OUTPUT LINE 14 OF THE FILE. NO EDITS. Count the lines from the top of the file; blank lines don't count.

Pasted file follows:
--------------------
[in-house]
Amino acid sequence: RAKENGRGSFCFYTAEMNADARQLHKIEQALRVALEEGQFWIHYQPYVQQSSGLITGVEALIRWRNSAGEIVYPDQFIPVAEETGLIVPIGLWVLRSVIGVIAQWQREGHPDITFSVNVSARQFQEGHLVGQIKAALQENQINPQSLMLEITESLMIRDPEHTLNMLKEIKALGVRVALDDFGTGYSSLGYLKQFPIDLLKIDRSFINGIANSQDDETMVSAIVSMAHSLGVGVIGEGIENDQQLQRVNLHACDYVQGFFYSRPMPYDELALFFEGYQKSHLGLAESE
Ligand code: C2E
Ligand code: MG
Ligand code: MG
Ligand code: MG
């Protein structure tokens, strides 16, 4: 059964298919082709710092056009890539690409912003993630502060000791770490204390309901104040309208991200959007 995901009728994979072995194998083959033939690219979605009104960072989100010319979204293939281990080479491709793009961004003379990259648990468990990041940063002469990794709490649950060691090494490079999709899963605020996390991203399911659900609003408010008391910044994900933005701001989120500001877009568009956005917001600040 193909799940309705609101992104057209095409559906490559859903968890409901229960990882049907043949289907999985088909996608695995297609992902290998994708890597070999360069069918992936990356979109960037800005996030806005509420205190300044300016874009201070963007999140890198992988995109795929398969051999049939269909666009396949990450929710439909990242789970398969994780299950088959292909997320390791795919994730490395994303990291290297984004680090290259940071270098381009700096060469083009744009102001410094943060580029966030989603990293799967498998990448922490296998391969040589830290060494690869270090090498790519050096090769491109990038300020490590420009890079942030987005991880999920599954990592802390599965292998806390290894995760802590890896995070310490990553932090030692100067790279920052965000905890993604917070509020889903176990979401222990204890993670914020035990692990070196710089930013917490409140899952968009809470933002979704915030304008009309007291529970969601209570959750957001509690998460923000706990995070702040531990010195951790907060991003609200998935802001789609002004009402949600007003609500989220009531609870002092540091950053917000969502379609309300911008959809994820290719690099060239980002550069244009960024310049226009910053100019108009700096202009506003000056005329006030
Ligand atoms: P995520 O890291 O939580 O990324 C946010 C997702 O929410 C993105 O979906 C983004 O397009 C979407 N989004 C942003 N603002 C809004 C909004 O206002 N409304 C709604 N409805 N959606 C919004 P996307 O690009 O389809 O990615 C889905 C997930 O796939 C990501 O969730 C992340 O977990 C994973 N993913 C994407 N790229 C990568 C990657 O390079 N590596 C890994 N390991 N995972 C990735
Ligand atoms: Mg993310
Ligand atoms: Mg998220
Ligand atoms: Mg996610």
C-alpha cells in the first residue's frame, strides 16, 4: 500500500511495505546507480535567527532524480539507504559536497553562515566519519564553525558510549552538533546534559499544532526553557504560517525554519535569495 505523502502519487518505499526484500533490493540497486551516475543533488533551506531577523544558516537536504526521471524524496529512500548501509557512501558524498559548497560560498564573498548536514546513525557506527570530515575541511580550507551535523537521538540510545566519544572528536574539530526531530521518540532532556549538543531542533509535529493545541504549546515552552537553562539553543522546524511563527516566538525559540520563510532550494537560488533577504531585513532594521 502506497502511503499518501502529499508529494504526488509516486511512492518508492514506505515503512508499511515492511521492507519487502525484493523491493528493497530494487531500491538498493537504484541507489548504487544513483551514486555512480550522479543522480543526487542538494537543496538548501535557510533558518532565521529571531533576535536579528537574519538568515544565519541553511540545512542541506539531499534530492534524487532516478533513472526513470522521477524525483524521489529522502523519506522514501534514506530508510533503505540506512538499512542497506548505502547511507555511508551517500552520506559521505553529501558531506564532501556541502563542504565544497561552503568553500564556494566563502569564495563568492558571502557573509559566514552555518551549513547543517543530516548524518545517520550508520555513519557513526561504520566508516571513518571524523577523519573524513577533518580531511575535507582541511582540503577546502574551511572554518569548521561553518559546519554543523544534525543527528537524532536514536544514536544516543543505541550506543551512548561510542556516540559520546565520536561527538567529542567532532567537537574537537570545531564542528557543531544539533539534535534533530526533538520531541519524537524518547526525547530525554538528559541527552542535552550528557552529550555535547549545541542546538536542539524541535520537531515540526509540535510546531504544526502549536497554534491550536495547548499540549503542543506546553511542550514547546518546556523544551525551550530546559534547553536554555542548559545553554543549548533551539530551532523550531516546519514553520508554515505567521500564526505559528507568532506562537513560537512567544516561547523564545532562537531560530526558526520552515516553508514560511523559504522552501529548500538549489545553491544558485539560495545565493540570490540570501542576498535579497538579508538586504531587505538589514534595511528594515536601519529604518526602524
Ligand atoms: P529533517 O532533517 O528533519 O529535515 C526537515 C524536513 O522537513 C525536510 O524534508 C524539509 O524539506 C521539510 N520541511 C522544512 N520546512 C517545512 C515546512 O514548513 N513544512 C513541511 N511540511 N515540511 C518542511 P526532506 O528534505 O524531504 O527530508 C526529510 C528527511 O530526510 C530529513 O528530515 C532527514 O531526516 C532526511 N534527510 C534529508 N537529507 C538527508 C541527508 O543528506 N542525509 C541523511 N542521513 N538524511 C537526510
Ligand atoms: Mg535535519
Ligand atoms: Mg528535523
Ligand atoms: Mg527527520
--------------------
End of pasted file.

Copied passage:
Ligand atoms: Mg535535519